History professor's deal with burrito joint went against school policy





University of Montana assistant professor Kyle Volk worked out a deal with El Diablo, a Missoula Mexican restaurant, to sponsor one of his history classes, then learned it was against university policy.

On the projector screen was a logo for the local burrito and taco joint, El Diablo.

The same logo was printed on the class syllabus for “The Americas: Conquest to Capitalism,” and a sticker for El Diablo was clipped to it.

“I've never seen anything like it,” said Sara Ford, a freshman in the class.

Kyle Volk, an assistant professor of history, told students the course was sponsored by El Diablo.

Volk brokered the deal with the burrito shop, which made a $250 donation to the University of Montana history department. In return, he handed out El Diablo stickers, mentioned the business in class and printed its logo on the course syllabus.

El Diablo has never donated money to the university before, Volk said. And he wanted to pilot a sponsorship program with a local business.

But UM administrators said such advertising contradicts school policy.

History department Chairman Richard Drake said he didn't know in-class advertising was against school rules, but said the idea was never to challenge the university's policies.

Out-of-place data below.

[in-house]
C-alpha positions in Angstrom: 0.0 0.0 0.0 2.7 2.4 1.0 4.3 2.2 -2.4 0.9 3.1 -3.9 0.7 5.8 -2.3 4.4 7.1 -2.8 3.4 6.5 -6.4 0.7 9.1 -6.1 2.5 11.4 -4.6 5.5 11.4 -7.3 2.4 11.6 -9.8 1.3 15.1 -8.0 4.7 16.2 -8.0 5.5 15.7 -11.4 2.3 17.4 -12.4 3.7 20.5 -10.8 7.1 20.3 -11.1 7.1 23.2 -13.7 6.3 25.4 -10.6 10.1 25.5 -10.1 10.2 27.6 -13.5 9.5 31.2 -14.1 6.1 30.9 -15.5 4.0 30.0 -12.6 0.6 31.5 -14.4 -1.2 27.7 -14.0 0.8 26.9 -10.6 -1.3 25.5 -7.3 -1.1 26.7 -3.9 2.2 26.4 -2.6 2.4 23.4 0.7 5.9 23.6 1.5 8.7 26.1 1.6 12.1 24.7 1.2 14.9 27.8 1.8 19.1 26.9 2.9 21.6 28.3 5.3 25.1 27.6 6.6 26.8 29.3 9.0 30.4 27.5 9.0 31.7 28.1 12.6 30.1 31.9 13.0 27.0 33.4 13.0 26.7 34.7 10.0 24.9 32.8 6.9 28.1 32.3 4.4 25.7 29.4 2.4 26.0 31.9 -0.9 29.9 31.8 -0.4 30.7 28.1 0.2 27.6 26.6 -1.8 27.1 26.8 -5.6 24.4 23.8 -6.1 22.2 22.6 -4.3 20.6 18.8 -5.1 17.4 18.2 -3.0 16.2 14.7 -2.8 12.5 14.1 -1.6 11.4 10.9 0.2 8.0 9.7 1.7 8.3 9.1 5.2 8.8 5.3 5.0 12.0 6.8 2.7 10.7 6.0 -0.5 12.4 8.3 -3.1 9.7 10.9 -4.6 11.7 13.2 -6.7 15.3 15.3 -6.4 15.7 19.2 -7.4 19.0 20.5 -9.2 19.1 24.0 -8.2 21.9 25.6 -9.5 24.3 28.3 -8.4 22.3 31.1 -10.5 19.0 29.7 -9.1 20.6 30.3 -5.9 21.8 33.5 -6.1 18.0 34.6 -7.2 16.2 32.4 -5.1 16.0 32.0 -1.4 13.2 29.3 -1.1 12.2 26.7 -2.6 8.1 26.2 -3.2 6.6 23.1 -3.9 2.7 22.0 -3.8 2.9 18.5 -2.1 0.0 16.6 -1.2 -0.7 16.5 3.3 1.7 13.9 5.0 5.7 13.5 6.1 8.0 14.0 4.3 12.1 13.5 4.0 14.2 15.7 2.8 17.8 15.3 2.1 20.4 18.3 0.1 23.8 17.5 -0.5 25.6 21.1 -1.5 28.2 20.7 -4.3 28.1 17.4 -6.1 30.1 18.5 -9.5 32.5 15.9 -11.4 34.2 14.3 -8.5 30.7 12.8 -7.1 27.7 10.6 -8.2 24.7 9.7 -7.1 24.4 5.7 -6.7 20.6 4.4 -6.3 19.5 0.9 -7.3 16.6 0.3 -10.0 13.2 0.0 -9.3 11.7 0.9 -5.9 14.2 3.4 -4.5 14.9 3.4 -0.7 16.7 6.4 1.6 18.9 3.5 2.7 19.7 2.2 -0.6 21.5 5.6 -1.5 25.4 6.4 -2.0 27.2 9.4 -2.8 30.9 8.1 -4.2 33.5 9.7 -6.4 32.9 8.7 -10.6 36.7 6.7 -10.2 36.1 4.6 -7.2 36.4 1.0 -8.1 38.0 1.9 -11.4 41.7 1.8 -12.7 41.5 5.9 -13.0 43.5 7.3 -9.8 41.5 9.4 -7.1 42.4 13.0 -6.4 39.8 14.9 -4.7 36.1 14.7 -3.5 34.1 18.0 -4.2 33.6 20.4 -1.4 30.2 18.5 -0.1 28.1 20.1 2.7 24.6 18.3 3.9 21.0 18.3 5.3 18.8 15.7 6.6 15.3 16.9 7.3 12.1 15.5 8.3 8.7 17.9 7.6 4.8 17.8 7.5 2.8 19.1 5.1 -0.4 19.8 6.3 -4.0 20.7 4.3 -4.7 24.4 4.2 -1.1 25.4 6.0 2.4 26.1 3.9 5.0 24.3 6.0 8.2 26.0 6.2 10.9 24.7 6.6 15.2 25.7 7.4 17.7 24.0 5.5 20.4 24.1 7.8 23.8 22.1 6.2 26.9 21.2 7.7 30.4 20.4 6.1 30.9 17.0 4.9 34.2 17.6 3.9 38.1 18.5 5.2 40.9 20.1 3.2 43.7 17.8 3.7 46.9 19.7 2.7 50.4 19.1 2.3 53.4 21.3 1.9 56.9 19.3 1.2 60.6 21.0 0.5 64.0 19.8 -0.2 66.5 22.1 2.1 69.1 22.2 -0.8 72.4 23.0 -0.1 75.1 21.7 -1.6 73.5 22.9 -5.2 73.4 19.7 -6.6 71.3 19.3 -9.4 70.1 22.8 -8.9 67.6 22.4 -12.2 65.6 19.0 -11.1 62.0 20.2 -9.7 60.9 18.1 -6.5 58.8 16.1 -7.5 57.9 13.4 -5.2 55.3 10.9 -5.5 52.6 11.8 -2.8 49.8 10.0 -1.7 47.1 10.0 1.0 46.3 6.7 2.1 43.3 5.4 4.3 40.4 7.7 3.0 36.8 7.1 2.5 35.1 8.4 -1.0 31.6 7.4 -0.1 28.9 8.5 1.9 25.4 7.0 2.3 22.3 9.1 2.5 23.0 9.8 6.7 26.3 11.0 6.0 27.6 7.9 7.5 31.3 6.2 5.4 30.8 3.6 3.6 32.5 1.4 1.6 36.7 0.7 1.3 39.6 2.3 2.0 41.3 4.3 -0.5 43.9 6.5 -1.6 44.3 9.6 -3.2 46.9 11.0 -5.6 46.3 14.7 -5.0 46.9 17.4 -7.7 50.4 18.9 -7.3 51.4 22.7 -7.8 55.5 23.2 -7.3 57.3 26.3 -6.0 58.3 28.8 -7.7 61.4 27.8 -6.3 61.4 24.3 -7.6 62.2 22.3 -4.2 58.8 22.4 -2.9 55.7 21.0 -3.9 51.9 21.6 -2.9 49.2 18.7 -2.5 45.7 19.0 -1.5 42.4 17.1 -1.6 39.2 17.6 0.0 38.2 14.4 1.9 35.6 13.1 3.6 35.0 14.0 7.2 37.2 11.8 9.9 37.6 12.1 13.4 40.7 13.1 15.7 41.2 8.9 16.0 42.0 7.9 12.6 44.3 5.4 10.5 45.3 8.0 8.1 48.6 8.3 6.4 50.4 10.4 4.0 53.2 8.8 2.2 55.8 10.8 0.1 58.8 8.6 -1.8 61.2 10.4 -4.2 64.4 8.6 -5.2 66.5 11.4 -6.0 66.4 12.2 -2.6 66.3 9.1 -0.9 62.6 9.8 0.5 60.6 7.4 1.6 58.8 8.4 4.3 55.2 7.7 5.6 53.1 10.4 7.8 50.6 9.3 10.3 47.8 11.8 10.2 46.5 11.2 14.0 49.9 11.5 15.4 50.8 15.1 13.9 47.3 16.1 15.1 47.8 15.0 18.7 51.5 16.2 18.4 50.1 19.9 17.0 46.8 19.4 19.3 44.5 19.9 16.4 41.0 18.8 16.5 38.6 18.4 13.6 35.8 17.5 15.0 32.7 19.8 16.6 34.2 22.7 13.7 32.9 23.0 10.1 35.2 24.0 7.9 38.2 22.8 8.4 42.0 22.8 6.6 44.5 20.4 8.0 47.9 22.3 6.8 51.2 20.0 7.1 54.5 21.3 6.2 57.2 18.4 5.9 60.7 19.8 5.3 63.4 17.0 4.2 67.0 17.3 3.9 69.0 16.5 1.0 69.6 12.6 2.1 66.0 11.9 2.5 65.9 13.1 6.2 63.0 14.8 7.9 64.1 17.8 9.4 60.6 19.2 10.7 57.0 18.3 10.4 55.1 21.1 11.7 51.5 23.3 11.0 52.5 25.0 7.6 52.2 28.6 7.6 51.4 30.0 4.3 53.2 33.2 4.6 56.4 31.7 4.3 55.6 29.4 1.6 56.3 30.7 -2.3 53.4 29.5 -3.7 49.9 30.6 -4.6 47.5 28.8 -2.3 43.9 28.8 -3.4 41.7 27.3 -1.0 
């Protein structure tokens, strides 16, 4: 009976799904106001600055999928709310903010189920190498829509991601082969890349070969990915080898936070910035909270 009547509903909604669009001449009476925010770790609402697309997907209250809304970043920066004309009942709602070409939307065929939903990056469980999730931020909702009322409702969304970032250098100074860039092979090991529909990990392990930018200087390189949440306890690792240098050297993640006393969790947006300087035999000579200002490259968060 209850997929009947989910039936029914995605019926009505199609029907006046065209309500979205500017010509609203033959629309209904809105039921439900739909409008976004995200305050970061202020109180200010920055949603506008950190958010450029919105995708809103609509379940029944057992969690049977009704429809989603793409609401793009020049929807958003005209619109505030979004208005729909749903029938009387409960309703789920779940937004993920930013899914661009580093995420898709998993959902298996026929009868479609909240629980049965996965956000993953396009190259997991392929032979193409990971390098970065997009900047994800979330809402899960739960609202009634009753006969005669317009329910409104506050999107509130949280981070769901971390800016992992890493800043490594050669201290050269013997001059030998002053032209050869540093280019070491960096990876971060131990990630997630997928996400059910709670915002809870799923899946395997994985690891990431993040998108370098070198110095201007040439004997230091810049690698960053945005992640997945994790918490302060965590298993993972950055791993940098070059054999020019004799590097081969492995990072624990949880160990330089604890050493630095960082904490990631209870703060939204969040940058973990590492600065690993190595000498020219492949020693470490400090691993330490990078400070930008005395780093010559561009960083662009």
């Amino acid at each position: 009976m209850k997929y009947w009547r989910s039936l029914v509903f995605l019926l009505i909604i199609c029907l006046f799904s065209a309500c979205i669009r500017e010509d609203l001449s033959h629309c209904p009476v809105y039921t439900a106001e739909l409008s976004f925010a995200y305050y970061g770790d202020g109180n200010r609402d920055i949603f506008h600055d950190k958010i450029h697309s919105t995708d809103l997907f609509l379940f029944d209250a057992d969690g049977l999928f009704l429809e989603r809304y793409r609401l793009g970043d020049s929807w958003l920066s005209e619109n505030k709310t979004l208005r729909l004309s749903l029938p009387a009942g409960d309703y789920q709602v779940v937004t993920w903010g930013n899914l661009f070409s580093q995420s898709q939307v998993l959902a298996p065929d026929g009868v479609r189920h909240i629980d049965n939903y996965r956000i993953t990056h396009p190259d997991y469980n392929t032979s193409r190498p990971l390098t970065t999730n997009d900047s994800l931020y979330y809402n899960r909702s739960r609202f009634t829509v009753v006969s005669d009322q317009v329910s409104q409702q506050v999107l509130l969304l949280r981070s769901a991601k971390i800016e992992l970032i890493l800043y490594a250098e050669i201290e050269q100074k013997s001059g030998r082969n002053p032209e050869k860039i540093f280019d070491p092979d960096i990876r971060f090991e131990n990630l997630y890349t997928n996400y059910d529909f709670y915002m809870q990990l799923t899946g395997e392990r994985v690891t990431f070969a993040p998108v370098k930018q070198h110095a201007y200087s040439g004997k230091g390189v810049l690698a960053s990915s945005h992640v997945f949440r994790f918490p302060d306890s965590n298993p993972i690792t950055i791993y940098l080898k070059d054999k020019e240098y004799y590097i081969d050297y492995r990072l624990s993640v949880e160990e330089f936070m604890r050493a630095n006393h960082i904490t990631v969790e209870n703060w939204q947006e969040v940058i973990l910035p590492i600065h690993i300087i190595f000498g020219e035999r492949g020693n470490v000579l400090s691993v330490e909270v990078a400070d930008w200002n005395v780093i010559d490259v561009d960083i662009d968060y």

According to Drake, the advertising was intended to send a message.

“I regarded this idea as a witty way to draw attention to the plight of this history department,” he said.

Last June, the department ran out of paper and toner for the copying machine, Volk said. Professors had to ride out the rest of the semester without printing or making copies.

“We're struggling for basic everyday needs,” he said, because of the rising cost of school supplies.



comments powered by Disqus

More Comments:


Randll Reese Besch - 10/9/2008

Just as college graduates wear the logo of their corporate patron on their paste boards so now we have this. The incroachment of corporations into schools is in my opinion a bad deal. A deal with the proverbial devil so to speak.

History News Network